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Saratoga woman who drove off bridge 'liked people, and people liked her'

Saratoga woman who drove off bridge 'liked people, and people liked her'

Ellen T. Steinberger, 66, of Saratoga Springs was pronounced deceased at the scene
Saratoga woman who drove off bridge 'liked people, and people liked her'
Ellen Steinberger, center with microphone, leads a walking tour for the Saratoga Springs Preservation Foundation.
Photographer: Provided

TOWN OF SARATOGA — Ellen Steinberger combined her love — and knack — for teaching and baking as a tour guide for the Saratoga Springs Preservation Foundation. 

On her walking tour of The Gut, the Spa City’s predominantly Jewish neighborhood, the retired English teacher from Long Island would play songs by Sophie Tucker on her boombox as she passed the home where the Ukranian-born singer once lived and hand out homemade Rugelach, a Jewish pastry.

[Woman found dead in Fish Creek]

“She was a great baker — a fabulous baker,” said her friend, Georgia Horner. “She would make cakes and pies for a variety of charities and organizations.”

On Tuesday, Steinberger, 66, of Saratoga Springs, drove her car off a one-lane bridge and into Fish Creek in what state police believe was an accident. Troopers and fire personnel responded shortly before 5:40 p.m. to find Steinberger’s overturned 2007 Toyota Solara submerged in water. She  was pronounced dead after her car was removed from the water and she was found inside, troopers said. 

The bridge crosses the creek on Brown Point Lane, a private road where Steinberger lived with her husband, Robert. The bridge has railroad ties for barriers. 

An autopsy was scheduled for Wednesday to determine a cause of death but the results have not been released.  

“This was a road that she traveled on many times a day, so I’m sort of shocked to know that she had an accident like that,” said Horner, of Clifton Park. “I would think something must’ve happened to her.”

Horner got to know Steinberger about seven years ago when they both started giving walking tours as volunteers for the historical foundation. They also both went to Temple Sinai on Broadway, where Steinberger would help organize weekly senior gatherings attended by about 90 people. 

Horner described her as a good organizer and a very good friend with a “fabulous sense of humor.”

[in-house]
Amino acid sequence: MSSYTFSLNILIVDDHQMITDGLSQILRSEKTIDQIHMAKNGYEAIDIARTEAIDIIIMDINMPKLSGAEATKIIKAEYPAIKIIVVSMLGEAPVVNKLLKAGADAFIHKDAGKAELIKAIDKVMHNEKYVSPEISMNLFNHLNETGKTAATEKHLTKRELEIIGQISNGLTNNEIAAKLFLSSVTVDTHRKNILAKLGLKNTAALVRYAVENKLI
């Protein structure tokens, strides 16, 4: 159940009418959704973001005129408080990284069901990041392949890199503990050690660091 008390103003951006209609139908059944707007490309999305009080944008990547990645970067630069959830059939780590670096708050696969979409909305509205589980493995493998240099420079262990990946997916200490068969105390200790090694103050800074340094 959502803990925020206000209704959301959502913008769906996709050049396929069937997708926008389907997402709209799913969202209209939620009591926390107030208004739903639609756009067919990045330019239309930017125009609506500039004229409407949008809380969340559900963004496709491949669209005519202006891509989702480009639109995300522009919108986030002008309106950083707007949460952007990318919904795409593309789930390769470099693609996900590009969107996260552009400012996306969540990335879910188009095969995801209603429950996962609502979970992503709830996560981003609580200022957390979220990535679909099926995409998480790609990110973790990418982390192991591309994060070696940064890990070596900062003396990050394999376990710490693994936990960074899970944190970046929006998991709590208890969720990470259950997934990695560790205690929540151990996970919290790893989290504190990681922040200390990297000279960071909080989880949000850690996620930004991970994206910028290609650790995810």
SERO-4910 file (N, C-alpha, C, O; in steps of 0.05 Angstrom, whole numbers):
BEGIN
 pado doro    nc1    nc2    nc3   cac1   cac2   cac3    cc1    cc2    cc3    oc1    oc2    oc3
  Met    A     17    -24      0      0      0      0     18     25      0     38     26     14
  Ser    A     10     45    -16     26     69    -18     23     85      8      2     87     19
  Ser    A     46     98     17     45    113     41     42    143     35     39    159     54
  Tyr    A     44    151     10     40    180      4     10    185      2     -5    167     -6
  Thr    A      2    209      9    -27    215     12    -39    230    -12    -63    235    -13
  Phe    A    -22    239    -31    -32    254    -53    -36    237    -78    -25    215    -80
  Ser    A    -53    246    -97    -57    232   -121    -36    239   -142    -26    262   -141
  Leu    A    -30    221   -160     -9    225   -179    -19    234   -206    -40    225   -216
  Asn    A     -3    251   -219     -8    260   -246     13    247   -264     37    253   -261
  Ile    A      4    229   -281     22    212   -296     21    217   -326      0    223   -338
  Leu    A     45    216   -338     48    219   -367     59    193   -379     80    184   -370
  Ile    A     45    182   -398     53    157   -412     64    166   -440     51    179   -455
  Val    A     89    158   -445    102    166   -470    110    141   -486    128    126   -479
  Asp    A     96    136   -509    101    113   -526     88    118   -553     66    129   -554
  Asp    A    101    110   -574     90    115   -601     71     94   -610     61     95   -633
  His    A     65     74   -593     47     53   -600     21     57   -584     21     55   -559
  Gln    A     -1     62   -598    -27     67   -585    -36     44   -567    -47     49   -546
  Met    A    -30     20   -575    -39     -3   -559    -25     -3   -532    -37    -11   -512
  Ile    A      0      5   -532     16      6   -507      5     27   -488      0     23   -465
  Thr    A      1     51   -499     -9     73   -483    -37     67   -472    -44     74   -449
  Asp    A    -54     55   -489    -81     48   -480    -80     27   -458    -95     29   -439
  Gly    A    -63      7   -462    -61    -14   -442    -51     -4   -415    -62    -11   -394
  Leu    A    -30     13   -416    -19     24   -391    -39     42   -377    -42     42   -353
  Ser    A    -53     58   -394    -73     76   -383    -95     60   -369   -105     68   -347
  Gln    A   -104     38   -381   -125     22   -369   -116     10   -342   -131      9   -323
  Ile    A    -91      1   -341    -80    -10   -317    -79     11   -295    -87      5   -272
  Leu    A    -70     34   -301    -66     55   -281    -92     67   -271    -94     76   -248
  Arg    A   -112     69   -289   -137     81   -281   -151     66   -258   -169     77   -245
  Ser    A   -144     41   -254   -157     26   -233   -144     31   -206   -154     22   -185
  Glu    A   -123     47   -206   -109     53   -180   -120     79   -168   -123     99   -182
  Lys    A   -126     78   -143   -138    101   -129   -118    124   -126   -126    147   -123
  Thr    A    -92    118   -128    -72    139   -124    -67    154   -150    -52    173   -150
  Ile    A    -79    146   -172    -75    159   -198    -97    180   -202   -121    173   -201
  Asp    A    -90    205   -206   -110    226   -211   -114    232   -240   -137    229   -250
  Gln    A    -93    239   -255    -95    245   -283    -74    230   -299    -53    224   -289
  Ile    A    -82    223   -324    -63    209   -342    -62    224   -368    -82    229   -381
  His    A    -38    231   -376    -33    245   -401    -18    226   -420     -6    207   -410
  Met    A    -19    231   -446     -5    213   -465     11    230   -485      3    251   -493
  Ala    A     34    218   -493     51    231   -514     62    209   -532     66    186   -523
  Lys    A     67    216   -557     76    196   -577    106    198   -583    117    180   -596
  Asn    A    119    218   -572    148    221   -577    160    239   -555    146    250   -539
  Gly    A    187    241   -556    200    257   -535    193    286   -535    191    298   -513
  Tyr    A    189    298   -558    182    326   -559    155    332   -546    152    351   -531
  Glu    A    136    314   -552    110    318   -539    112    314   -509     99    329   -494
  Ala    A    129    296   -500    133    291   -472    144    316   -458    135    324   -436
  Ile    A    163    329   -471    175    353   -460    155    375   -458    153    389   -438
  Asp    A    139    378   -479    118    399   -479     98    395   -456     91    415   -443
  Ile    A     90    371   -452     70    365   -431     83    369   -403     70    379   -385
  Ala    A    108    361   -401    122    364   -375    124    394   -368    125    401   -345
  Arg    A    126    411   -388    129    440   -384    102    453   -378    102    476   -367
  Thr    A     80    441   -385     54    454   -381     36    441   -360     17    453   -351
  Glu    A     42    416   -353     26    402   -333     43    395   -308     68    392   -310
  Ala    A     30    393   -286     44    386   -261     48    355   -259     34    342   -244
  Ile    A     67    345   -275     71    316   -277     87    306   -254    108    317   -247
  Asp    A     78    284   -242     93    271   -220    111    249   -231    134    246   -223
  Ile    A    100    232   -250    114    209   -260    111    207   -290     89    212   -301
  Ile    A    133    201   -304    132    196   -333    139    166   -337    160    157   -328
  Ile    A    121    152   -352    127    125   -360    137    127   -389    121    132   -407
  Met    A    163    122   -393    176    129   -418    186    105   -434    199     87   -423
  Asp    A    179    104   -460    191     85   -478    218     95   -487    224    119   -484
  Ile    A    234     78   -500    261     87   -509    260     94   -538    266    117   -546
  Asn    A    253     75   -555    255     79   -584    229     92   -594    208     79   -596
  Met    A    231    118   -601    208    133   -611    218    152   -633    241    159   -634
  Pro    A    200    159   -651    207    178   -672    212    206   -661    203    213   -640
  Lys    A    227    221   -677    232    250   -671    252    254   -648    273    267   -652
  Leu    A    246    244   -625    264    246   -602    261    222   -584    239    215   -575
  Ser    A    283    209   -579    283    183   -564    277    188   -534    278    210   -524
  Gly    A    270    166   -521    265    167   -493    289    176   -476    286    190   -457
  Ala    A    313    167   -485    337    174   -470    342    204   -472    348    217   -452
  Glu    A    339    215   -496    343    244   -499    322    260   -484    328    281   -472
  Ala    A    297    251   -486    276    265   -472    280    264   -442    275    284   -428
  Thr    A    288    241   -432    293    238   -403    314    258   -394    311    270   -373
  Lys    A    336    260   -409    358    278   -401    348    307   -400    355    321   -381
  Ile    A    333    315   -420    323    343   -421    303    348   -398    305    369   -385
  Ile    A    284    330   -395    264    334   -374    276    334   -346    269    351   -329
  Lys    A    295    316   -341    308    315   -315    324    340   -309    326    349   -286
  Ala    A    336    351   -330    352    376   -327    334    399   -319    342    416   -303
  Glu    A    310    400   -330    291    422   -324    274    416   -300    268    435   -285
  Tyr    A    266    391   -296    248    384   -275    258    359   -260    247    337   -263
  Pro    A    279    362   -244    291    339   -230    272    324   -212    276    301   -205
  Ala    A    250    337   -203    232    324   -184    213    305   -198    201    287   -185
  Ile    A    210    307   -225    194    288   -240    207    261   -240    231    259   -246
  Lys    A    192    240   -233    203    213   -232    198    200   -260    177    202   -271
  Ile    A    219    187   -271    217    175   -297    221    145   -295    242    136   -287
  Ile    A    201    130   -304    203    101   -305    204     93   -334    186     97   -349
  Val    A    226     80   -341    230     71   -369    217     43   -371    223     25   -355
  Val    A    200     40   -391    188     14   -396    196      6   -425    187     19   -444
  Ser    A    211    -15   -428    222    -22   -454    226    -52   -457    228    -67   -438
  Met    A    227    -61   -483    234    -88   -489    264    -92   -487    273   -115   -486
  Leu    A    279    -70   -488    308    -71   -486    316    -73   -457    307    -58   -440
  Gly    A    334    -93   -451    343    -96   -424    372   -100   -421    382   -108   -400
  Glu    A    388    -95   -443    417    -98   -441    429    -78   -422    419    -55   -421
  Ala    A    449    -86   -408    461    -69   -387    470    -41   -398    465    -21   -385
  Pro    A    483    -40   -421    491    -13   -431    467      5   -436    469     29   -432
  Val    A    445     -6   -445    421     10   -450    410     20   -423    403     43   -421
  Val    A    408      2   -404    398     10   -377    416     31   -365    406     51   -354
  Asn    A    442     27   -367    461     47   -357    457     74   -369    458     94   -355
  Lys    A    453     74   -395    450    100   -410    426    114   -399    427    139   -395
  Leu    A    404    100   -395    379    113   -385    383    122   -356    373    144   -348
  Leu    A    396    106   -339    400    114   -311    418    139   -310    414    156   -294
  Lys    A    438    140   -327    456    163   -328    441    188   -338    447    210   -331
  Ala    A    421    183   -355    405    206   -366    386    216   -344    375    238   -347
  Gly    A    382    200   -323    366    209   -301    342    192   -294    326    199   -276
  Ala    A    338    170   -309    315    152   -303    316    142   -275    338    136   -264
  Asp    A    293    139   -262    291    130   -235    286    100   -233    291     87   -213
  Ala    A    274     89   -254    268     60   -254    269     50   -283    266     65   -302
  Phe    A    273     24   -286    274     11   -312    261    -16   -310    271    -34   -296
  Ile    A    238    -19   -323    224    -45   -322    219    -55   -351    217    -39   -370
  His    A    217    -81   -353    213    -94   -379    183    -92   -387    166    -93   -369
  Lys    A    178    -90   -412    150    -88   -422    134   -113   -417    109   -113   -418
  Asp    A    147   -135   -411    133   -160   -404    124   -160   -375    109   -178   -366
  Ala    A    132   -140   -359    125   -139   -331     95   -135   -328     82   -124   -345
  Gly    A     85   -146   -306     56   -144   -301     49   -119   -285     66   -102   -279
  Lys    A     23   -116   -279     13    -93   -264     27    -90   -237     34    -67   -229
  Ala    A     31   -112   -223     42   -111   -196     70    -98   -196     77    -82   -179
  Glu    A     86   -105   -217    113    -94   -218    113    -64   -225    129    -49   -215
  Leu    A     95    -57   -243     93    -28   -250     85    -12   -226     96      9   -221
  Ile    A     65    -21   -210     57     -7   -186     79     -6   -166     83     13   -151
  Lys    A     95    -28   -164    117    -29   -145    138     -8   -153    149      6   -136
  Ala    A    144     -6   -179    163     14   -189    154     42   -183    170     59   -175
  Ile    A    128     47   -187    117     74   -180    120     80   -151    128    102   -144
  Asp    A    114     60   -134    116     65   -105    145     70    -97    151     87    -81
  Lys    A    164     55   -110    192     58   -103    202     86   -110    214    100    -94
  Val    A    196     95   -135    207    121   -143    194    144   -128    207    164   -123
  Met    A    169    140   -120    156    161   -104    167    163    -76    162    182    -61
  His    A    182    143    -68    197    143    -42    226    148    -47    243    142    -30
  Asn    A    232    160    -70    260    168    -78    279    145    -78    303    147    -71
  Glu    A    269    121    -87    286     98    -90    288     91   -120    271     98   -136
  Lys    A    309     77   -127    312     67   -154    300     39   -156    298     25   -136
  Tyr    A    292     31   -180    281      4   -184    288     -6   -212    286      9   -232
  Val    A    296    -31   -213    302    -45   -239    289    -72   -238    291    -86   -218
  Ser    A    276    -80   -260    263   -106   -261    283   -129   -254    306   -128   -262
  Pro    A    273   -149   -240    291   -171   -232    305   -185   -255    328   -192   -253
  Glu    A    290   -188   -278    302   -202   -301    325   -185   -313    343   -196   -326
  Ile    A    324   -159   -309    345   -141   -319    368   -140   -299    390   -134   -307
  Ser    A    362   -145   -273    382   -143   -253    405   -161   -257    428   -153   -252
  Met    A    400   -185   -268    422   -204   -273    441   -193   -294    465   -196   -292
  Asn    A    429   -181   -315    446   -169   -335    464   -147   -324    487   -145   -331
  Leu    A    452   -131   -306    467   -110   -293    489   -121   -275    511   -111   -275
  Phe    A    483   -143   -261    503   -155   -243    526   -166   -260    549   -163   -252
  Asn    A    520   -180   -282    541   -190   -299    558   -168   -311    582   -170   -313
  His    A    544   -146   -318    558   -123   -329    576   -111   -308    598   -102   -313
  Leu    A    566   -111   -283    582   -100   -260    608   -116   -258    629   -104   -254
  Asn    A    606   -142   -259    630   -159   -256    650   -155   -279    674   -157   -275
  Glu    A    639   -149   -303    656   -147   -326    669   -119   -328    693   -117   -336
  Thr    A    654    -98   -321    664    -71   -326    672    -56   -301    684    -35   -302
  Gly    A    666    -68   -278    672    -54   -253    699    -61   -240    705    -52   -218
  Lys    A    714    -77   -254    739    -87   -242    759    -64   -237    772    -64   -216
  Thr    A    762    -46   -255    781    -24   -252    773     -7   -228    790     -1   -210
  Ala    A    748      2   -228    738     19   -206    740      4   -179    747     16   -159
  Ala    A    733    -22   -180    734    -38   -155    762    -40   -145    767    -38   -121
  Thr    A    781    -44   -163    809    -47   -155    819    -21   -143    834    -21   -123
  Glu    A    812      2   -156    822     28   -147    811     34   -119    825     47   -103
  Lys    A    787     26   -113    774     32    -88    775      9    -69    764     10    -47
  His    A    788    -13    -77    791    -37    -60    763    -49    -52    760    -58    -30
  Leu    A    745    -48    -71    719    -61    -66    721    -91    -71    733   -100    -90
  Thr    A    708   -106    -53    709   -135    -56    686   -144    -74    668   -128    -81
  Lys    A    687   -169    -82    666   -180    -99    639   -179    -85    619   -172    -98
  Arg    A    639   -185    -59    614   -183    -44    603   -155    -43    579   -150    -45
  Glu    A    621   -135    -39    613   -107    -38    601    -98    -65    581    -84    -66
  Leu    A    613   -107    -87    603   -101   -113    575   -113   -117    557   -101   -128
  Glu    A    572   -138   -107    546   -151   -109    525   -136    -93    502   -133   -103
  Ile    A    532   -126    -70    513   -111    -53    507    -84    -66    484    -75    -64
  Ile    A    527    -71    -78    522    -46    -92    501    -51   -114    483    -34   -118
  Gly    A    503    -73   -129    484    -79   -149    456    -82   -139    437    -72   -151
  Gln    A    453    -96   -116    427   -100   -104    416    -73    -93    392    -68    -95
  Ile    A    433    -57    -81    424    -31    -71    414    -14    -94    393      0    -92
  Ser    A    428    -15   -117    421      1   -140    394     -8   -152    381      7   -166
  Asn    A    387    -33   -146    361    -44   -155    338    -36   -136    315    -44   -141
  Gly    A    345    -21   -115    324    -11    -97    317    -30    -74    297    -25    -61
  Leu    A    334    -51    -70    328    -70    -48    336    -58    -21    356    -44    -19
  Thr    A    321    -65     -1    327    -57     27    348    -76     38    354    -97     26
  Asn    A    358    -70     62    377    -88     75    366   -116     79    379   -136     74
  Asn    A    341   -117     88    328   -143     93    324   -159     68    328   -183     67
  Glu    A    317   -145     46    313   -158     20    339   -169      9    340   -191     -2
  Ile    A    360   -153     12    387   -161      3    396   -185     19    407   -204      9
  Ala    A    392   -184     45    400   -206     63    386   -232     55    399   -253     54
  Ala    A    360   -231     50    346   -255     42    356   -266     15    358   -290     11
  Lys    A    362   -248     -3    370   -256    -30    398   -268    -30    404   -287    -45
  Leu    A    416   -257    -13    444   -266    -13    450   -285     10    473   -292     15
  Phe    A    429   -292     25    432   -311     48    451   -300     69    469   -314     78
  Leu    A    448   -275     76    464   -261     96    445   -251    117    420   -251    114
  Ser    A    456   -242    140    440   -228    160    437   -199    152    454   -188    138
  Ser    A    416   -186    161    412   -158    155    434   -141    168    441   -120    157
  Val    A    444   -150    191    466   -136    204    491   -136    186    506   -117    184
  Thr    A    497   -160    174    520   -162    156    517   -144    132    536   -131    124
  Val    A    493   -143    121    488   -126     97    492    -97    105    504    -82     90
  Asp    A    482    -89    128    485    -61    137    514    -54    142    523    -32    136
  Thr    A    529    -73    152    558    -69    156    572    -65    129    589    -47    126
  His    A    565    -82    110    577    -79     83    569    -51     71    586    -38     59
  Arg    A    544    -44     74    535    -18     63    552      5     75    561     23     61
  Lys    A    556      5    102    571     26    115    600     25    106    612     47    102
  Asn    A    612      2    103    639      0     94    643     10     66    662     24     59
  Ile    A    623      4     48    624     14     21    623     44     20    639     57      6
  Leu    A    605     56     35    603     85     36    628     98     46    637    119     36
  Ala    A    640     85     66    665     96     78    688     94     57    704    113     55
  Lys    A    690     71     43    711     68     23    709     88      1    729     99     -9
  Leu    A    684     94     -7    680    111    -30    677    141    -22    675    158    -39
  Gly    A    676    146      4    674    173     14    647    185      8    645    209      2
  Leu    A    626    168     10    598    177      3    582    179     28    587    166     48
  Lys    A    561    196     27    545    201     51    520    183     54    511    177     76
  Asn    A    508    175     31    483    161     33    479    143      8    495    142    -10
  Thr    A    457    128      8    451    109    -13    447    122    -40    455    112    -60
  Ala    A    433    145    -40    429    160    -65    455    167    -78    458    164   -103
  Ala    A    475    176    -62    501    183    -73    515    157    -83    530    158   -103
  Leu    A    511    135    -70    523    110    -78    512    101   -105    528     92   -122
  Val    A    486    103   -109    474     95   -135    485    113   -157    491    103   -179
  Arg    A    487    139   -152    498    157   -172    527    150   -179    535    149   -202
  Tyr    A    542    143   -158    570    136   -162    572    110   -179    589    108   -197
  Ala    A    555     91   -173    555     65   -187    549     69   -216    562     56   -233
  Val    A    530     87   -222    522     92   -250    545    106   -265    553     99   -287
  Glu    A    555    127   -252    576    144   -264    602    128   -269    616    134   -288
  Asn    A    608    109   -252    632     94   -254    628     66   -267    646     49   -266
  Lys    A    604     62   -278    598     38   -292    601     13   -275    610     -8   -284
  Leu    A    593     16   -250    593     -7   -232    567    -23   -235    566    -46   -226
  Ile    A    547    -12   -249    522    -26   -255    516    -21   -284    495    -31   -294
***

“And she was very kind to all kinds of people,” she said. “She liked people, and people liked her, so it was sort of a win-win with her.”

She would often travel to Long Island to visit her son, Ben, Horner said.

“I always used to say, ‘How’s Ben doing?' She always thanked me for asking about him,” she said.

Steinberger started leading walking tours in 2011 after being on a tour and telling the guide, Gloria May, how much she liked it, said Samantha Bosshart, executive director of the Preservation Foundation. May’s response was to tell her the foundation needed someone to lead the tour of The Gut.

“Ellen was relatively new to Saratoga then and said, ‘I don’t even know what that means,’” Bosshart recalled. “According to Gloria, she said, ‘I told her to look it up.’ And she did — and she ran with putting together literally what many considered their favorite tour that we offered.”

Steinberger’s tour would start at Ben & Jerry’s on Phila Street. Bosshart said she emailed her last week about doing it again this summer; she was on board. 

“She had the cutest accent from Long Island,” Bosshart said before getting emotional. “She and her husband would do the tour together, and he would sort of handle the money and check everybody in.”

Horner said her friend retired after teaching on Long Island “for forever.” After being reminded that Steinberger taught English, she said that made sense because she was such a good proofreader.

“When I sent her an email, I had to do my spellcheck.”

Steinberger, Horner and May were all close and would often get lunch at The Bread Basket Bakery on Spring Street, Horner said. She last spoke to Steinberger on Sunday, when they made plans to go there for lunch on Thursday. 

“We liked the food,” she said, “and Ellen liked the parking.”

She added, “I miss her— she was a good friend to me and a good friend to a lot of people.”

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